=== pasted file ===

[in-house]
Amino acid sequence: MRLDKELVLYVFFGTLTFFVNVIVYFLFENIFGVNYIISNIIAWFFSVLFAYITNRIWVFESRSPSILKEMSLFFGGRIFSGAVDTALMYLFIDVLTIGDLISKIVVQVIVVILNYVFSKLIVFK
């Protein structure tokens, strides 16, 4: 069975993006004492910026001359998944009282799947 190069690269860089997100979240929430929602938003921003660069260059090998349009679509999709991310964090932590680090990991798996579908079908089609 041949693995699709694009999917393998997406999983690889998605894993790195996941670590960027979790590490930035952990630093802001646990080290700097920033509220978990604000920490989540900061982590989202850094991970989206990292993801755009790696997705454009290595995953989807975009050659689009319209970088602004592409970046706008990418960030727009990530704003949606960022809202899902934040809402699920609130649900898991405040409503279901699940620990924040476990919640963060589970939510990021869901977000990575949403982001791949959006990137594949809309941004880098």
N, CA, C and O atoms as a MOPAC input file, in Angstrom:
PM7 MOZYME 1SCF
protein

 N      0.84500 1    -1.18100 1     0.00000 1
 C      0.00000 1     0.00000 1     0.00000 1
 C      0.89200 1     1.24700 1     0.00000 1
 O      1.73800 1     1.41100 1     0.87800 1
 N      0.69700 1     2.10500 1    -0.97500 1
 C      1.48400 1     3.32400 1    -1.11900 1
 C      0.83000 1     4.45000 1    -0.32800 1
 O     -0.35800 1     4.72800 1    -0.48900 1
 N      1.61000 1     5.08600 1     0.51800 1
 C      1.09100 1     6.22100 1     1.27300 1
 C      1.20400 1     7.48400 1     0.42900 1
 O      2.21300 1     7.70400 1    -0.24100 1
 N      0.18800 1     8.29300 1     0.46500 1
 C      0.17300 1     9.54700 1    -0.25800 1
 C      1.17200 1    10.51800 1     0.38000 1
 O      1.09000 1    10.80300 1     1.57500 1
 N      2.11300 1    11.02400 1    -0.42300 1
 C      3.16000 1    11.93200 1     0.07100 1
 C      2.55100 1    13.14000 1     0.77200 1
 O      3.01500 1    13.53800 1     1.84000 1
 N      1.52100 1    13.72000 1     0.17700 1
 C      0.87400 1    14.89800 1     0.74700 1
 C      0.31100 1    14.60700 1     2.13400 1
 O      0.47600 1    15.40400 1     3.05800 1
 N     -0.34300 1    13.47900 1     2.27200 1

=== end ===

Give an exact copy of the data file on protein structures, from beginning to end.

[in-house]
Amino acid sequence: MRLDKELVLYVFFGTLTFFVNVIVYFLFENIFGVNYIISNIIAWFFSVLFAYITNRIWVFESRSPSILKEMSLFFGGRIFSGAVDTALMYLFIDVLTIGDLISKIVVQVIVVILNYVFSKLIVFK
């Protein structure tokens, strides 16, 4: 069975993006004492910026001359998944009282799947 190069690269860089997100979240929430929602938003921003660069260059090998349009679509999709991310964090932590680090990991798996579908079908089609 041949693995699709694009999917393998997406999983690889998605894993790195996941670590960027979790590490930035952990630093802001646990080290700097920033509220978990604000920490989540900061982590989202850094991970989206990292993801755009790696997705454009290595995953989807975009050659689009319209970088602004592409970046706008990418960030727009990530704003949606960022809202899902934040809402699920609130649900898991405040409503279901699940620990924040476990919640963060589970939510990021869901977000990575949403982001791949959006990137594949809309941004880098």
N, CA, C and O atoms as a MOPAC input file, in Angstrom:
PM7 MOZYME 1SCF
protein

 N      0.84500 1    -1.18100 1     0.00000 1
 C      0.00000 1     0.00000 1     0.00000 1
 C      0.89200 1     1.24700 1     0.00000 1
 O      1.73800 1     1.41100 1     0.87800 1
 N      0.69700 1     2.10500 1    -0.97500 1
 C      1.48400 1     3.32400 1    -1.11900 1
 C      0.83000 1     4.45000 1    -0.32800 1
 O     -0.35800 1     4.72800 1    -0.48900 1
 N      1.61000 1     5.08600 1     0.51800 1
 C      1.09100 1     6.22100 1     1.27300 1
 C      1.20400 1     7.48400 1     0.42900 1
 O      2.21300 1     7.70400 1    -0.24100 1
 N      0.18800 1     8.29300 1     0.46500 1
 C      0.17300 1     9.54700 1    -0.25800 1
 C      1.17200 1    10.51800 1     0.38000 1
 O      1.09000 1    10.80300 1     1.57500 1
 N      2.11300 1    11.02400 1    -0.42300 1
 C      3.16000 1    11.93200 1     0.07100 1
 C      2.55100 1    13.14000 1     0.77200 1
 O      3.01500 1    13.53800 1     1.84000 1
 N      1.52100 1    13.72000 1     0.17700 1
 C      0.87400 1    14.89800 1     0.74700 1
 C      0.31100 1    14.60700 1     2.13400 1
 O      0.47600 1    15.40400 1     3.05800 1
 N     -0.34300 1    13.47900 1     2.27200 1